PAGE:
Measurement Theory

Louis Narens
Kent Johnson

Why do we use numbers in science to represent empirical phenomena? Why do we use these numbers in some ways rather than others? Broadly speaking, these are the kinds of questions this seminar addresses.

Consider a mundane example. Suppose you're describing two sculptures you recently saw. You wouldn't describe one of them simply as having a height of "2'', without specifying whether this height was in inches, feet, meters, etc. But while comparing their heights, you might say that one of them was "twice'' as tall as the other, without specifying your units of measurement you used.
  • Question: What is it about an empirical phenomenon like "lengths" that makes it impossible for us to assign individual numbers to them without specifying our units of measurement?
    • This question assumes that such an assignment really is impossible; this assumption is true, in a very strong sense.
  • Question: Why can lengths be compared without reference to how they were measured?
    • Such comparisons can't be made willy-nilly: the ratio between measurements of lengths doesn't depend on whether we used feet or meters, but the difference (via subtraction) between them does. Why?

Answers to these questions and many others will also help us address some much deeper issues, such as:
  • Question: Why do the empirical sciences use only a few different scales of measurement (ratio, interval, etc.)?
    • Short answer: Amazingly, the mathematical universe simply doesn't contain very many such scales! (Think in the neighborhood of 3 to 7 possible scales, depending on how you count.)

Unless noted otherwise, references below are to: Krantz, D. H., Luce, R. D., Suppes, P., and Tversky, A. (1971). Foundations of Measurement Volume 1: Additive and Polynomial Representations. Academic Press, Inc., San Diego.

  • Optional: [paper] Hand (1996): "Statistics and the theory of measurement"
  • Optional: [paper] Swoyer (1991): "Structural representation and surrogative reasoning" 
[Background: Chap. 1 [chapter] Introduction
Chap. 2: [chapter] Construction of Numerical Functions
  • Theorems 4, 4': Main isomorphism theorem
  • Theorem 5: Holder's theorem
  • Theorem 2: Order-isomorphism theorem
  • [Theorem 6: counterpoint: absolute scale example]
Chap. 2 continued
Chap. 3: Extensive Measurement
  • Theorem 1: Closed extensive structures
  • Theorem 3: Extensive structures with no essential maximum
  • Ellis' alternative construction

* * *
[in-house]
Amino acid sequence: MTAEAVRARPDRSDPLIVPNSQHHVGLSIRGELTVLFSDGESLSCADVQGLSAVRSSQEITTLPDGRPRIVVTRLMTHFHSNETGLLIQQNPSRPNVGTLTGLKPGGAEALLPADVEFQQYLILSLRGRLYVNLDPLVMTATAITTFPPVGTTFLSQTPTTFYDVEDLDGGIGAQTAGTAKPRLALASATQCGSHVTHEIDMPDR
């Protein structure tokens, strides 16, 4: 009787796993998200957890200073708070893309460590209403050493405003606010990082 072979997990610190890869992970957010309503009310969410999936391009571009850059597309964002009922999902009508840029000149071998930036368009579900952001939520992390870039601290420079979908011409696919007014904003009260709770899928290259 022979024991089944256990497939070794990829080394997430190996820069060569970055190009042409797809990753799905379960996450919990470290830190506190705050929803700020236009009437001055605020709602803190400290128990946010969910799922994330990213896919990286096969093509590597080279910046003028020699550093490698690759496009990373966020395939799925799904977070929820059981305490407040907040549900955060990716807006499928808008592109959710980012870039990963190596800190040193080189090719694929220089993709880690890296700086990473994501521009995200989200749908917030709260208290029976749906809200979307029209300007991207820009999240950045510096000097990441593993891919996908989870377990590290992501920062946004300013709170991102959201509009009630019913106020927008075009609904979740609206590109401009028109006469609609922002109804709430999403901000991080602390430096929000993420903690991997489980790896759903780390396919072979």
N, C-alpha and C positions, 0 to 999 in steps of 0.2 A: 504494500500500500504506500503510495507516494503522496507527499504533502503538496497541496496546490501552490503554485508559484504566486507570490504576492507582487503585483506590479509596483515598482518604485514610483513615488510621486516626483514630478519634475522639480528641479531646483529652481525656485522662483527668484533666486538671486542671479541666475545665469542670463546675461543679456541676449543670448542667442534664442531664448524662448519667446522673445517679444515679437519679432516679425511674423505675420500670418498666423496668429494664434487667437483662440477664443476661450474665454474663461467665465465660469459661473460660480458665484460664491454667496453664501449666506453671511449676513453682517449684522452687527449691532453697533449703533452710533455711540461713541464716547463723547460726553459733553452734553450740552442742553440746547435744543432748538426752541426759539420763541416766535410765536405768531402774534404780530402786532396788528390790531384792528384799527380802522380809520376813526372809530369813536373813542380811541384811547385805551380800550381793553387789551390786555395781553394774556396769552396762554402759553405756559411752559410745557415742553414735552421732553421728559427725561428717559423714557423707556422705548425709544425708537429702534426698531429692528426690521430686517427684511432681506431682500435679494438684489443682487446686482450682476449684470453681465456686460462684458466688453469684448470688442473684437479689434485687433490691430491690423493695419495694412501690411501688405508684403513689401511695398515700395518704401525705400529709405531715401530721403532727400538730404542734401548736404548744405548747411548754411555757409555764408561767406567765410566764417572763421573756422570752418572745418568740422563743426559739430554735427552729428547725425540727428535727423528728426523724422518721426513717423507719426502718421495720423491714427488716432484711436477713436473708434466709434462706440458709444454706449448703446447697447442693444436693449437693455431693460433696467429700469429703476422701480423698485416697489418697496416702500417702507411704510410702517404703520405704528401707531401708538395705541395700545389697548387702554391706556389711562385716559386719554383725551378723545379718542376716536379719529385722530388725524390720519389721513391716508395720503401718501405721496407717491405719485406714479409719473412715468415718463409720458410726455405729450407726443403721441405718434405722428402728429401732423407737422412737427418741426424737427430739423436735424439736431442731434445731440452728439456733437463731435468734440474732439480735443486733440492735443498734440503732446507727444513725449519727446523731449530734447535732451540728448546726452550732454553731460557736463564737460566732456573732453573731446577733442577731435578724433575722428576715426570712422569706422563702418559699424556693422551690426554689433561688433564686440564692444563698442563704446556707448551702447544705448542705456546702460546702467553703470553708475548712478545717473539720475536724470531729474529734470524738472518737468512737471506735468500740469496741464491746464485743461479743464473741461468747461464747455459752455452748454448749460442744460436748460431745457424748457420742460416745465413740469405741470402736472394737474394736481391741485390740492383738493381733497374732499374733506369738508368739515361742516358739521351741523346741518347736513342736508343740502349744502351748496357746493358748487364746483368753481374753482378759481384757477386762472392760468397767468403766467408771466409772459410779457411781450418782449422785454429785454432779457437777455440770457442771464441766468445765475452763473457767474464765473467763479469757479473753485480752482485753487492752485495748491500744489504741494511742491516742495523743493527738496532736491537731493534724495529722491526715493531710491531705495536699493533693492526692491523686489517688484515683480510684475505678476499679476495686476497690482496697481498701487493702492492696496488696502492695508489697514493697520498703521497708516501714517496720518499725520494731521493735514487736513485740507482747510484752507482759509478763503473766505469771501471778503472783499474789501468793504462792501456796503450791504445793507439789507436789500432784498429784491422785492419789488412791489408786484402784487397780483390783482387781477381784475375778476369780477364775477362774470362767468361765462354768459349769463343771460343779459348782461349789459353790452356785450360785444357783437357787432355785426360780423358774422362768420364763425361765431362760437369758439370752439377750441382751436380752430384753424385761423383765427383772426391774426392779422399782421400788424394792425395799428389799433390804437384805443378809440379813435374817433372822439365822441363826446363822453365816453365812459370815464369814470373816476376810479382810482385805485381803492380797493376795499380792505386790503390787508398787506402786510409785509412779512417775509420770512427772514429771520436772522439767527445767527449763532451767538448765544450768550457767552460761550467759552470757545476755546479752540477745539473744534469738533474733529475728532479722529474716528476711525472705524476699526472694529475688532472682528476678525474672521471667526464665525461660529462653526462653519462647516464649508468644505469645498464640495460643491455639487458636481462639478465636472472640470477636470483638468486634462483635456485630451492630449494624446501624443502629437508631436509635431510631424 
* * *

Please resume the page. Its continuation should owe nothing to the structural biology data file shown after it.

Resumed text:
• Alternative numerical representations
  • [Theorems 8-9: standard sequences]
Chap. 3 continued
Chap. 4: Difference Measurement
  • Theorem 1: Positive-difference structures
  • Theorem 2: Algebraic-difference structures
  • [Theorem 3: ratio and difference representations]
  • [Theorem 6: Absolute-difference structures]
Chap. 5: Probability Representations
  • Theorem 2: Qualitative Probability
    • Nonsufficiency of Qualitative Probability
    • Luce's Axiom
  • Theorem 4: Countable additivity
  • [Theorem 7: Qualitative Conditional Probability]
Chap. 6: Additive Conjoint Measurement
  • Theorem 2: Additive Conjoint Structures
  • [Theorem 13: n-component additive conjoint structures]
  • [Chap. 7, Theorem 1: decomposable structures]
  • [Chap. 9, Section 4: Applications]
    • Optional: [paper] Simonov et al (2014): "On an algebraic definition of laws"
  • [No class: Holiday]

Selected Topics
  • Theorem 2 concluded
  • [paper] Narens & Luce (1986): "Measurement: The theory of numerical assignments"

Selected Topics
  • [paper] Narens (1981a): "A general theory of ratio scalability with remarks about the measurement-theoretic concept of meaningfulness "

Selected Topics
  • [paper] Narens (1981a) continued (emphasis on sections 1-2)
  • [paper] Narens (1988): "Meaningfulness and the Erlanger program of Felix Klein"
Finals Week
  • [paper] Luce & Narens (1992): "Intrinsic Archimedeanness and the continuum"

  • Optional: [paper] Luce (1997): "Several unresolved conceptual problems of mathematical psychology" 
  • Optional: [paper] Luce (1996): "The ongoing debate between empirical science and measurement theory"
  • Fun: [exhibition] Archimedes palimpsest at the Huntington Library

Further References
  • Hand, David J. (2004). Measurement theory and practice: The world through quantification. London: Hodder.
  • Matthews, Robert (2007). The measure of mind: Propositional attitudes and their attribution. Oxford: OUP.
  • Narens, Louis (1985). Abstract measurement theory. Cambridge, MA: MIT.
  • Narens, Louis (2002). Theories of meaningfulness. Mahwah, NJ: Laurence Erlbaum.
  • Narens, Louis (2007). Introduction to the theories of meaningfulness and the use of symmetry in science. Mahwah, NJ: Laurence Erlbaum.
  • Suppes, Patrick (2002). Representation and invariance of scientific structures. Stanford: CSLI.
  • Trout, J.D. (1998). Measuring the intentional world: Realism, naturalism, and quantitative methods in the behavioral sciences. Oxford: OUP. Free Web Counter